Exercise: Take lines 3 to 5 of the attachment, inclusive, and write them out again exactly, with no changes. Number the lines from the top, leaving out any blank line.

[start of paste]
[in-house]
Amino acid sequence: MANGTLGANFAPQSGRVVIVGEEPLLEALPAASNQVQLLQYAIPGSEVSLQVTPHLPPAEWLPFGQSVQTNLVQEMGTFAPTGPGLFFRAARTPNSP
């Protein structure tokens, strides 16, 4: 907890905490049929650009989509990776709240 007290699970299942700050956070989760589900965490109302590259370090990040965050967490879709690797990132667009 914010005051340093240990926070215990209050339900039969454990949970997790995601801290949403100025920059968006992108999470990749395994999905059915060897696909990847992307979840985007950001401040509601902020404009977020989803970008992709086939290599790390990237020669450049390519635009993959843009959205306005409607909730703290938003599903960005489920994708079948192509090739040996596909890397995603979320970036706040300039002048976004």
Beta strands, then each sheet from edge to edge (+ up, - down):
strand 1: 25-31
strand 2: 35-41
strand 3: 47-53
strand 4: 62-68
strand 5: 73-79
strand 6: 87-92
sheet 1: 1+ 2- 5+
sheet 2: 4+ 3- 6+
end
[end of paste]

């Protein structure tokens, strides 16, 4: 907890905490049929650009989509990776709240 007290699970299942700050956070989760589900965490109302590259370090990040965050967490879709690797990132667009 914010005051340093240990926070215990209050339900039969454990949970997790995601801290949403100025920059968006992108999470990749395994999905059915060897696909990847992307979840985007950001401040509601902020404009977020989803970008992709086939290599790390990237020669450049390519635009993959843009959205306005409607909730703290938003599903960005489920994708079948192509090739040996596909890397995603979320970036706040300039002048976004």
Beta strands, then each sheet from edge to edge (+ up, - down):
strand 1: 25-31